Forced Attention in the Field: Combining Choices and Response Times for Mobile Advertisements
35 Pages Posted: 19 Dec 2018 Last revised: 8 Aug 2019
Date Written: January 14, 2019
We study how choice and response time data from the field can be combined to estimate the effectiveness of manipulating attention to advertisements. We utilize the class of drift-diffusion models — originally developed in psychology and neuroeconomics to jointly explain subjects’ choices and response times in laboratory experiments — to model users’ responses to video advertisements on mobile devices. The combination of response time with choice data allows separate identification of the diffusion processes characterizing users’ preferences when the ad is playing, as well as when users face a subsequent decision to click-through on the ad. Our estimates identify two segments of users that also exhibit distinct out-of-sample behaviour including app engagement and purchasing. Counterfactual simulations utilizing our estimates predict that ads with a 5 second duration yield roughly the same revenue as forcing a user to view the entire thirty-second ad, thus rationalizing the practice of some platforms (e.g. YouTube) where users can skip an ad after 5 seconds.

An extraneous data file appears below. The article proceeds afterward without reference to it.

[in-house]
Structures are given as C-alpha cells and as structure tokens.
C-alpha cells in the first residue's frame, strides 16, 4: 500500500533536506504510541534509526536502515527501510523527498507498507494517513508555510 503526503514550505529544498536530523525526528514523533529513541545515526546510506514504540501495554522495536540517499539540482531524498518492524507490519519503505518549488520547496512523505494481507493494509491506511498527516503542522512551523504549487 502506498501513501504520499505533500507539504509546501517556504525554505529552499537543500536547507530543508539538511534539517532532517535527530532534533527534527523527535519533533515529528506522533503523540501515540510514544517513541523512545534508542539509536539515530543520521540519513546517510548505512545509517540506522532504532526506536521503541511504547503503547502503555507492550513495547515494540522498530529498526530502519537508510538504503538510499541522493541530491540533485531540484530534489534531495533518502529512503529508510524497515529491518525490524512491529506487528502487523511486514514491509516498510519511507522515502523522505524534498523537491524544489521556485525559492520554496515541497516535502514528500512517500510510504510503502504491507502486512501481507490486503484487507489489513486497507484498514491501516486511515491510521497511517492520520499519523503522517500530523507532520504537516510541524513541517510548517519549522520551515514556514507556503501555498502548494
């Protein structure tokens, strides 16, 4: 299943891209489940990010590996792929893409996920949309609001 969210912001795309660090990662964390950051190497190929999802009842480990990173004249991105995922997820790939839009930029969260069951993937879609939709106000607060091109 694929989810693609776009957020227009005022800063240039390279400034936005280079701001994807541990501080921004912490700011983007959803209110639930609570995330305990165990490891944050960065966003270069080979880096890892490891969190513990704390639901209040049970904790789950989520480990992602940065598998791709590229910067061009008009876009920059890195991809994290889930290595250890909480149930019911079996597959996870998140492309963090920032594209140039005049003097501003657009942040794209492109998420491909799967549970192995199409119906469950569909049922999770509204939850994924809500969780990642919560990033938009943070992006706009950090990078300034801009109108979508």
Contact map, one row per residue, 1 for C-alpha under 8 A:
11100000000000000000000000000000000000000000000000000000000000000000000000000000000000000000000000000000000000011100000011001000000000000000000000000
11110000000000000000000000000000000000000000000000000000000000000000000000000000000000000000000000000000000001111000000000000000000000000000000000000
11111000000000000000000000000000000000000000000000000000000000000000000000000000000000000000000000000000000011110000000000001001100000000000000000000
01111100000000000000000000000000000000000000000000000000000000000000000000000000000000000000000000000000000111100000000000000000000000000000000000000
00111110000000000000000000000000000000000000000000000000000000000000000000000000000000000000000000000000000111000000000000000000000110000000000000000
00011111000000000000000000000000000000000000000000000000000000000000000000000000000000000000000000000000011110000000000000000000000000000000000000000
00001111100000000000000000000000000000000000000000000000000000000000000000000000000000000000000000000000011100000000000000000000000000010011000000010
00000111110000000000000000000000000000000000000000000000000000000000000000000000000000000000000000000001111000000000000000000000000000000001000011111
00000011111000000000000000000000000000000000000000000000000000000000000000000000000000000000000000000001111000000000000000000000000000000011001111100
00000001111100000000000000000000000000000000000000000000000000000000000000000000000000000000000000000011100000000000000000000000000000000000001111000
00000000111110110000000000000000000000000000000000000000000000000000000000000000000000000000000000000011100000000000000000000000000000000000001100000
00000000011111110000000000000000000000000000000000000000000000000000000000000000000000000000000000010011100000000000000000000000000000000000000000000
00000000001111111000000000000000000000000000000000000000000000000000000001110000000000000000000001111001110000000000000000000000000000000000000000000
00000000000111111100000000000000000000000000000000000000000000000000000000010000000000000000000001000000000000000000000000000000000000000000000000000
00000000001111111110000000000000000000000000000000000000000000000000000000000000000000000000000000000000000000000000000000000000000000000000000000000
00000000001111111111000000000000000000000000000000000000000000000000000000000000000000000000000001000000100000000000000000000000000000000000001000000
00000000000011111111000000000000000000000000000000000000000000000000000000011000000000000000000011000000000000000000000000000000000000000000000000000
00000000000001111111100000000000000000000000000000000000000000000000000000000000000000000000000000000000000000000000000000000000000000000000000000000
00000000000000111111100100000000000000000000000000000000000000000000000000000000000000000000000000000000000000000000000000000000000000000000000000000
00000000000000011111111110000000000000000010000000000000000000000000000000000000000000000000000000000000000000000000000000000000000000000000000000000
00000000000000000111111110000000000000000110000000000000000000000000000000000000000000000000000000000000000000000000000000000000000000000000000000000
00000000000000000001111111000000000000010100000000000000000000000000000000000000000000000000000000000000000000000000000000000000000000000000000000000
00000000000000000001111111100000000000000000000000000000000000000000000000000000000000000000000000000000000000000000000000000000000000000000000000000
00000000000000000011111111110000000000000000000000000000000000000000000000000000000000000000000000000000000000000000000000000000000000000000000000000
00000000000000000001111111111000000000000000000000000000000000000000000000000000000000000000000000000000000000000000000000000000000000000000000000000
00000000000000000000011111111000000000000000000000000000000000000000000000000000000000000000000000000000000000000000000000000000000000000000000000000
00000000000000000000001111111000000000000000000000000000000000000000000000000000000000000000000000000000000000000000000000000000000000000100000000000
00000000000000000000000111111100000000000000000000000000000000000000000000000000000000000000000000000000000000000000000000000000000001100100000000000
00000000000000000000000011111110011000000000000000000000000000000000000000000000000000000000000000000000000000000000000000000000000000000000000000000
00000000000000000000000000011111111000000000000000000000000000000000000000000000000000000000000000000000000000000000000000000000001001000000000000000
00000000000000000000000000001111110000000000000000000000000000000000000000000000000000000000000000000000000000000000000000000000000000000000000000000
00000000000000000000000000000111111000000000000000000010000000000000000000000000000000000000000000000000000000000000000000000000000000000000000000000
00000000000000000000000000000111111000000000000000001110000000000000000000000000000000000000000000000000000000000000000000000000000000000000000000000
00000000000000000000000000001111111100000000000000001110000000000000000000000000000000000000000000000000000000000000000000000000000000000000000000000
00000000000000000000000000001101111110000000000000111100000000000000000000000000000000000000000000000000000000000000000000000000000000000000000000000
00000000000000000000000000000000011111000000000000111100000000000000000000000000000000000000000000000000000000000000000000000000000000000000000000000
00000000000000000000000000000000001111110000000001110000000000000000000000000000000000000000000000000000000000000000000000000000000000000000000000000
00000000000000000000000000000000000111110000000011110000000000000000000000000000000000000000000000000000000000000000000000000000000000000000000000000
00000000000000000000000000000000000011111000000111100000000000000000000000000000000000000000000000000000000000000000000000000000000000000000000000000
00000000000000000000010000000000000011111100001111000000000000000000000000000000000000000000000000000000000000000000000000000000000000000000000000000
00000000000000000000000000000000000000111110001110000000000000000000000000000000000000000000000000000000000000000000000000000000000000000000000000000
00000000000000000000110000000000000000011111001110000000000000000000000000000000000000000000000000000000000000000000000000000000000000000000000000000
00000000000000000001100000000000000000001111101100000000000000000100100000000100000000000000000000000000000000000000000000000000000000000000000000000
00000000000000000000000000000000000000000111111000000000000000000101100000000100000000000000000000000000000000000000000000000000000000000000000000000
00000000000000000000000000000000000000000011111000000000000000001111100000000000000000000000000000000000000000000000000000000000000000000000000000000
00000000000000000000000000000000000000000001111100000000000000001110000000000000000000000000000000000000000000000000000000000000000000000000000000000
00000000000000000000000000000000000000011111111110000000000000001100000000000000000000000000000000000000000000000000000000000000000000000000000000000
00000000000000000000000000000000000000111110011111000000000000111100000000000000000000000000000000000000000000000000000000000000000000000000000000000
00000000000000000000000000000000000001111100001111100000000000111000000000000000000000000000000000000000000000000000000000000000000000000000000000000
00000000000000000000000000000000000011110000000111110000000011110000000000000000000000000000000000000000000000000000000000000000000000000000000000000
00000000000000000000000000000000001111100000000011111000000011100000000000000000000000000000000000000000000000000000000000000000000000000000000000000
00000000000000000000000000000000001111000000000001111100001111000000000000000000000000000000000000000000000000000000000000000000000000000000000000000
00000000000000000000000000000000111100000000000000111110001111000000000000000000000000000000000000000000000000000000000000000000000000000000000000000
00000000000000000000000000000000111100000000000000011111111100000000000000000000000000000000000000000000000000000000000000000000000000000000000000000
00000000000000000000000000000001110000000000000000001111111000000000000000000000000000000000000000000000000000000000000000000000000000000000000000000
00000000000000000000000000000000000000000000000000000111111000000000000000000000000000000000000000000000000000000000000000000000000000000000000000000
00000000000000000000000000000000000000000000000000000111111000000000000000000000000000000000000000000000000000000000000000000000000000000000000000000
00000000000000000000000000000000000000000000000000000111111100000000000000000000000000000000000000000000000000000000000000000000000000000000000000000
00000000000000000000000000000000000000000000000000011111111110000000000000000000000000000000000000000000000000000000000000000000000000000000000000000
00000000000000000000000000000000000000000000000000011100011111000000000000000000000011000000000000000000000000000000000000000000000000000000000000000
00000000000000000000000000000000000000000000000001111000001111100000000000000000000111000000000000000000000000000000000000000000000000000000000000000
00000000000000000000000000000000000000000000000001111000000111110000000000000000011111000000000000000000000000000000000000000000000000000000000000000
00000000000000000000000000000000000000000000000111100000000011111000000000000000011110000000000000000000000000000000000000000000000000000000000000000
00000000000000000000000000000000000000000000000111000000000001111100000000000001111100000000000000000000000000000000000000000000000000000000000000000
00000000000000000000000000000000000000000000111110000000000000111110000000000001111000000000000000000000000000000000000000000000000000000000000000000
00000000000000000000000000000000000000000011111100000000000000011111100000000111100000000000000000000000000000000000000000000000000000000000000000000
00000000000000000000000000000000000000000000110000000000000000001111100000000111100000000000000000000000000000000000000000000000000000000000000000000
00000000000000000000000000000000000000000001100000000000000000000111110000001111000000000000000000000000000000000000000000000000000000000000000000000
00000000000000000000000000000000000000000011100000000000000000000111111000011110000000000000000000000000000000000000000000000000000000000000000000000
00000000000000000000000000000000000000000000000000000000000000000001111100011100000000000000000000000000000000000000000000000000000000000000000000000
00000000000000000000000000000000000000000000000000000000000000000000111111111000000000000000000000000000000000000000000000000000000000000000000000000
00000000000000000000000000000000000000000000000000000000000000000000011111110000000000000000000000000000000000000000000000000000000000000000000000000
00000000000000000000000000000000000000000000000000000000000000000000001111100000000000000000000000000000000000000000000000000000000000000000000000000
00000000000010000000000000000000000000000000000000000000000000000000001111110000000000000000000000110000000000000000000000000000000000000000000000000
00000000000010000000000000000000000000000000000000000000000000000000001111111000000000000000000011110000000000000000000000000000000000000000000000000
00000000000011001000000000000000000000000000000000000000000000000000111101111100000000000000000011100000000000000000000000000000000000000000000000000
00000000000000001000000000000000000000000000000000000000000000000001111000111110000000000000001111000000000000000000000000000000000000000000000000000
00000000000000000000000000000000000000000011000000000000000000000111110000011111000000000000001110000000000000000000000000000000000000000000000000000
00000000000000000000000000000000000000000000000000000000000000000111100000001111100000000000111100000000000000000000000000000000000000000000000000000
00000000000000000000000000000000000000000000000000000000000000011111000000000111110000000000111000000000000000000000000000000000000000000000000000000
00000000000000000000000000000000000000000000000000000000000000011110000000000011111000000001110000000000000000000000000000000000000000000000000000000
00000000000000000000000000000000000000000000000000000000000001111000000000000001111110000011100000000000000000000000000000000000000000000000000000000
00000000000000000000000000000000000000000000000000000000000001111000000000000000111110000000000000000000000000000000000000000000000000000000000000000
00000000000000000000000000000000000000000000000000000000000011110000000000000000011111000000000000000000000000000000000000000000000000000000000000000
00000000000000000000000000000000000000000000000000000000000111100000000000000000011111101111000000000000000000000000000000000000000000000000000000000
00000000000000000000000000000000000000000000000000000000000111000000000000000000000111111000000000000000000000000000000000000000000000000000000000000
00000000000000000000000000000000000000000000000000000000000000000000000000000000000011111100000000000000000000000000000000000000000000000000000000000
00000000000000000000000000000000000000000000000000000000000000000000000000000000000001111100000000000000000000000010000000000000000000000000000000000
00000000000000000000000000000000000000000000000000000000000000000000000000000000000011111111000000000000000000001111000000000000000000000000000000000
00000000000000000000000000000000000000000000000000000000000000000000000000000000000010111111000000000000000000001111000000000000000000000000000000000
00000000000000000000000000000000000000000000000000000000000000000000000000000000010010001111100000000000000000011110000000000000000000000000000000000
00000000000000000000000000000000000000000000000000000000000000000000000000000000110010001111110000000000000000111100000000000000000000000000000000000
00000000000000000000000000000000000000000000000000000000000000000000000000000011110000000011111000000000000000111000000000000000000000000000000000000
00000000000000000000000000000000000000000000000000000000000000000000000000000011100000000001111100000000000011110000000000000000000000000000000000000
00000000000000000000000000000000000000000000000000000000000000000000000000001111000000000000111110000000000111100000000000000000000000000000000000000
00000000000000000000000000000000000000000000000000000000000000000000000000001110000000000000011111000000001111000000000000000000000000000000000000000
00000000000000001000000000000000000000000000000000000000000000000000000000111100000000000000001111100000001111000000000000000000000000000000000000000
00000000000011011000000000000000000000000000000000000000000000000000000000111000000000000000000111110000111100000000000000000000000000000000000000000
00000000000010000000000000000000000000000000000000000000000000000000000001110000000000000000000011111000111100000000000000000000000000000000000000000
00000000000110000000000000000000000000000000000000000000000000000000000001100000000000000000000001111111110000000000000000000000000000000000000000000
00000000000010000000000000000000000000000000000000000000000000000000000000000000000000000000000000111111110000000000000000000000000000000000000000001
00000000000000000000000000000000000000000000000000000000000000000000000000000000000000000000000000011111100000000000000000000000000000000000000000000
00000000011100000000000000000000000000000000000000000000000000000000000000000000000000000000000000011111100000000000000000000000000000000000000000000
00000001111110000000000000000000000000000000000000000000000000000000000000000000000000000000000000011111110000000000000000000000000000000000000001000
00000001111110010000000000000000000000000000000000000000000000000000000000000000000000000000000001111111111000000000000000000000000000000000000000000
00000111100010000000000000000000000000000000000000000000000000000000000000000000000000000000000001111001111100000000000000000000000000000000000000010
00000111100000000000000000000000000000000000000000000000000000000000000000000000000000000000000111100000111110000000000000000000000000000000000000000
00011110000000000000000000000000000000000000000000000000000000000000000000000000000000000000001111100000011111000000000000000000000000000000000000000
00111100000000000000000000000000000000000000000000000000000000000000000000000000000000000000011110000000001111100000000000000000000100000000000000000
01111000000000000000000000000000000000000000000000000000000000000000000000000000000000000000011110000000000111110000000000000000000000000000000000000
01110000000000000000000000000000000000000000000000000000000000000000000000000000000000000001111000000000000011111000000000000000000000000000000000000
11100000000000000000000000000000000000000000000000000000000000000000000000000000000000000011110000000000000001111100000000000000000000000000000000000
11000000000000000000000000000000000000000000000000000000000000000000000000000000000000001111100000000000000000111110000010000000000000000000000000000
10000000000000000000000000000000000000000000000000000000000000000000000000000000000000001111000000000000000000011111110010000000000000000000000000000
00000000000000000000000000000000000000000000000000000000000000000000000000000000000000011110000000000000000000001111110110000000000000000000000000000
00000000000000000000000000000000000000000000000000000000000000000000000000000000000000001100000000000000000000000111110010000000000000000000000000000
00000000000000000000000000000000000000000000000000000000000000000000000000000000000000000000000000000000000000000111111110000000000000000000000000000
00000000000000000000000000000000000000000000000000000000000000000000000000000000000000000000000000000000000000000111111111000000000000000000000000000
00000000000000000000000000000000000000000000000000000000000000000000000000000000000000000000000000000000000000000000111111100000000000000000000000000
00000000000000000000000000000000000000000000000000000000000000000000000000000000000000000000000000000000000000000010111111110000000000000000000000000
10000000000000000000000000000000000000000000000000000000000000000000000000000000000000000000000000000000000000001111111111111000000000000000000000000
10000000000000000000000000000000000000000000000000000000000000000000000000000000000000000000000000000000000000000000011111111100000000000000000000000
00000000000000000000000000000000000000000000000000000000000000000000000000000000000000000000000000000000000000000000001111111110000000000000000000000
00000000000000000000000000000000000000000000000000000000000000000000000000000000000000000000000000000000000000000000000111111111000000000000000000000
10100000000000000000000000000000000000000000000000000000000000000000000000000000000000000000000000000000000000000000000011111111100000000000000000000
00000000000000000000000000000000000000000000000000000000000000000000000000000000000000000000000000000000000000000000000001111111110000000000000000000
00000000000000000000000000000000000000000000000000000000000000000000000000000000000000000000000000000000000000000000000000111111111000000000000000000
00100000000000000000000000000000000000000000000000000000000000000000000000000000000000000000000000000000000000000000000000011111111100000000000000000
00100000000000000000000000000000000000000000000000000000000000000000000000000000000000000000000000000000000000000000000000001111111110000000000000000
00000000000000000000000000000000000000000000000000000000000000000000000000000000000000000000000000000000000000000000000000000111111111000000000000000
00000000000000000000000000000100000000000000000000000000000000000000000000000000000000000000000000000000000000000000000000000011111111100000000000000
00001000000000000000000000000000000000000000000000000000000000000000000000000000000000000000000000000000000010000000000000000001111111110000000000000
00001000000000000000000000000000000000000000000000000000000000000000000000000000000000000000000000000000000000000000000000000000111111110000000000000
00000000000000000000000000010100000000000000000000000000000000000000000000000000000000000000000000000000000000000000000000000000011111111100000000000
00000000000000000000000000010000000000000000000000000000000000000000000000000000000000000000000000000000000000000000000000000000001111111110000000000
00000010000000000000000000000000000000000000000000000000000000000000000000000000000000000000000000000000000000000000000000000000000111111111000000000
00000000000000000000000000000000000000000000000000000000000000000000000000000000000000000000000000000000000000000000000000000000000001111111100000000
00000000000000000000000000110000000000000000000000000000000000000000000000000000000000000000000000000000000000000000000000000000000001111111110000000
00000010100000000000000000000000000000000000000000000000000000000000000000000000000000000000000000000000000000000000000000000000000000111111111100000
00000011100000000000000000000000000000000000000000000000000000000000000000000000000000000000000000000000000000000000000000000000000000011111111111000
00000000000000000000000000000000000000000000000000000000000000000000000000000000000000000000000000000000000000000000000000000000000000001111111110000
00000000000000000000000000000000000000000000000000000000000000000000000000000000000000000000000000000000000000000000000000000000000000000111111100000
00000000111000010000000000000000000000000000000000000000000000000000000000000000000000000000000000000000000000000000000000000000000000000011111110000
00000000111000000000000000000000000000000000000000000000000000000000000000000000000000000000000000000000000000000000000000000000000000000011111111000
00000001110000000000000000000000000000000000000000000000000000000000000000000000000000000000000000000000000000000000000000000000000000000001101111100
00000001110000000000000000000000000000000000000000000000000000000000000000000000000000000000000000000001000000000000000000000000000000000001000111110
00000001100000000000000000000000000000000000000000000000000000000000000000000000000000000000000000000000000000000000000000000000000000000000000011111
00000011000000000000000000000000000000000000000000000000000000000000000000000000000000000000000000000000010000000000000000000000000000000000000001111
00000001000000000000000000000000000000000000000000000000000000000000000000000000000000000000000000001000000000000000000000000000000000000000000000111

Keywords: mobile advertising, drift-diffusion model, response times, skippable ads, bounded accumulation models
JEL Classification: L81, M37, D03, D83, D87, C15, C22
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